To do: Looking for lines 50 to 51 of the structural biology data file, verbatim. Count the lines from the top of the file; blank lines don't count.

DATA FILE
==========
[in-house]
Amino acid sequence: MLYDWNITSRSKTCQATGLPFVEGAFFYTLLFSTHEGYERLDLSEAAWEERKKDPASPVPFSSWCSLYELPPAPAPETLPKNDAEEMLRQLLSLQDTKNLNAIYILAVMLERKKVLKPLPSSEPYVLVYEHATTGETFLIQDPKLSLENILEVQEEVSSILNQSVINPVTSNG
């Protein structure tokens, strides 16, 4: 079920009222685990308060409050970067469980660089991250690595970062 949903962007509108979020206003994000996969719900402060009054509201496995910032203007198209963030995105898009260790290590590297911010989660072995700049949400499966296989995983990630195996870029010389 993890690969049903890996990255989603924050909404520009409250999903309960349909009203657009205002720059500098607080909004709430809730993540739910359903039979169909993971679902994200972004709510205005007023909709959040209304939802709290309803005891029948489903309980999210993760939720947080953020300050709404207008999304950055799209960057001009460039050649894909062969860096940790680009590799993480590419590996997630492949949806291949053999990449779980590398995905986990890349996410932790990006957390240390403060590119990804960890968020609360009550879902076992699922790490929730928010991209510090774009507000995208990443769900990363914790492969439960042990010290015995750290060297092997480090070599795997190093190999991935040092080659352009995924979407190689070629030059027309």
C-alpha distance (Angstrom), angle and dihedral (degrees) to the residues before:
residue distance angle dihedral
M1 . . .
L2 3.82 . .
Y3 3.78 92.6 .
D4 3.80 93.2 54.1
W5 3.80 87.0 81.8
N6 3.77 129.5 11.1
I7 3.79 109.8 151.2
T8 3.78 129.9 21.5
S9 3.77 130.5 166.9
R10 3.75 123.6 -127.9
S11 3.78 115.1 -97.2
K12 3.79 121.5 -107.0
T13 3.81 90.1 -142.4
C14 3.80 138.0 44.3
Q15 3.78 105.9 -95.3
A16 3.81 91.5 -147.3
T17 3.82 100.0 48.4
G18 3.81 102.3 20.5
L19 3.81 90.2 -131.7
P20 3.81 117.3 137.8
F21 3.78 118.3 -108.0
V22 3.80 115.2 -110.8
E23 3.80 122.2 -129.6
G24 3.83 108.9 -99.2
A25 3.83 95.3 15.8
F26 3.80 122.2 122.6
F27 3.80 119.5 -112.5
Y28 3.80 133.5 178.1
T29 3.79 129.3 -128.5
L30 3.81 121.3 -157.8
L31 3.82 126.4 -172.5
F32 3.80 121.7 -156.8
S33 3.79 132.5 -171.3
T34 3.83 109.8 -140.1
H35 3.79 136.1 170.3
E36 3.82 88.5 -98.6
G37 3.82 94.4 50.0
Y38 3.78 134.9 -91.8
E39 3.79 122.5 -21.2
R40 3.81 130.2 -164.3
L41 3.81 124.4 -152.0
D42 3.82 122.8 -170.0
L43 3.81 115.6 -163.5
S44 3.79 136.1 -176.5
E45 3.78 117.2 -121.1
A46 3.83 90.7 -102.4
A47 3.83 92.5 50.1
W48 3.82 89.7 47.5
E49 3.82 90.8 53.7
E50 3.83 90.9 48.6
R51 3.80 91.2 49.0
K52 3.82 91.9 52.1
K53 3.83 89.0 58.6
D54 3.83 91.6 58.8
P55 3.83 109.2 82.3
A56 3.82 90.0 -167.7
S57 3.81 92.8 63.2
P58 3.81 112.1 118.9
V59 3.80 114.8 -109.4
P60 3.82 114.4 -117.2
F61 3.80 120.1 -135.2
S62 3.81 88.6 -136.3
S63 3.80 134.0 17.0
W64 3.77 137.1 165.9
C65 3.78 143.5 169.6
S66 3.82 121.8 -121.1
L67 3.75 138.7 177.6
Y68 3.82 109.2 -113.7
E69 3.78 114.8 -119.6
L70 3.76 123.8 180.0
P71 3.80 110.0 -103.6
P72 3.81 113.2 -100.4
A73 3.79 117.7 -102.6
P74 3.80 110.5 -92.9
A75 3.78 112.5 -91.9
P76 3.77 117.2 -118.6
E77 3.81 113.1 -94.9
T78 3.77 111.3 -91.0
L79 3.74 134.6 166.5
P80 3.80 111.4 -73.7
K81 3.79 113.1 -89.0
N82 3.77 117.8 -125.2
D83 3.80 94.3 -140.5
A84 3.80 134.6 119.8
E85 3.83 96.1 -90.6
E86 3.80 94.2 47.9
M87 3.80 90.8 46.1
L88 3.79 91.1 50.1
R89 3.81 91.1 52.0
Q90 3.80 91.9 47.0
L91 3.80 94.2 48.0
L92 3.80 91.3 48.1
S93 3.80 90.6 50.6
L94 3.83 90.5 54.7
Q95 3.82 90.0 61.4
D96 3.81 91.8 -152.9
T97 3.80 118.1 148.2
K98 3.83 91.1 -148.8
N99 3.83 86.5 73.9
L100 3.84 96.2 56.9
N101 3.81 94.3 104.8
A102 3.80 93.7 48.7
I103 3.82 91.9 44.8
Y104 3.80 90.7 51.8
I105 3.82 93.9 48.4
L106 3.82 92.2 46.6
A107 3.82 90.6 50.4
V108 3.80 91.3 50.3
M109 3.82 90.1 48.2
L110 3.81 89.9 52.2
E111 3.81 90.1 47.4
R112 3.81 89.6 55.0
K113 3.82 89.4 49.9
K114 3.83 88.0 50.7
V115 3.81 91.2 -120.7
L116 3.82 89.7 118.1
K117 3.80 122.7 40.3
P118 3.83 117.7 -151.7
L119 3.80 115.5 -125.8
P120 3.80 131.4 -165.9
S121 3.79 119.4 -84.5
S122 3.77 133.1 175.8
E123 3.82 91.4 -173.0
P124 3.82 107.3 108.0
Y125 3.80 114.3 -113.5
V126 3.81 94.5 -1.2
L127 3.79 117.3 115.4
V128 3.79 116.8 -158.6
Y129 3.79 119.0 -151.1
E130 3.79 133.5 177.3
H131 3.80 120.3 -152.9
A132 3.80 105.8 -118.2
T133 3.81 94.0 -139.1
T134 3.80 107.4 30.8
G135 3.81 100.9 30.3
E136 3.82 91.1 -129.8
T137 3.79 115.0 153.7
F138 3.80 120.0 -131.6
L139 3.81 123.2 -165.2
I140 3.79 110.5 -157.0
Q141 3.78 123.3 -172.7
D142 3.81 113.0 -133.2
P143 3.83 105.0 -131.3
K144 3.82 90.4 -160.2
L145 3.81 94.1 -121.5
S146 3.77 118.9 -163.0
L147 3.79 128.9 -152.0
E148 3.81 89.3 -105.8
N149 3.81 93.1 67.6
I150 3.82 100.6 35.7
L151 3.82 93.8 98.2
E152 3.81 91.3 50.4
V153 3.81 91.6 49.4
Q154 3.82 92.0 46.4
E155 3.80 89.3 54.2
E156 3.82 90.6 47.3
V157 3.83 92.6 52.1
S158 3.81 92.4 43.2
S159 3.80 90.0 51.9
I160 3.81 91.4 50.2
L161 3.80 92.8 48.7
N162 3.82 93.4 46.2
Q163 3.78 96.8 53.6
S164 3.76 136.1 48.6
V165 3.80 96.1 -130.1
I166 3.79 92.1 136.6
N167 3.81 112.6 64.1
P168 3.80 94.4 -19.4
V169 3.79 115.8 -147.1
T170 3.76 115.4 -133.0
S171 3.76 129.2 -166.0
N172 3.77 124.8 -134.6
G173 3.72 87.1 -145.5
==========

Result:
E45 3.78 117.2 -121.1
A46 3.83 90.7 -102.4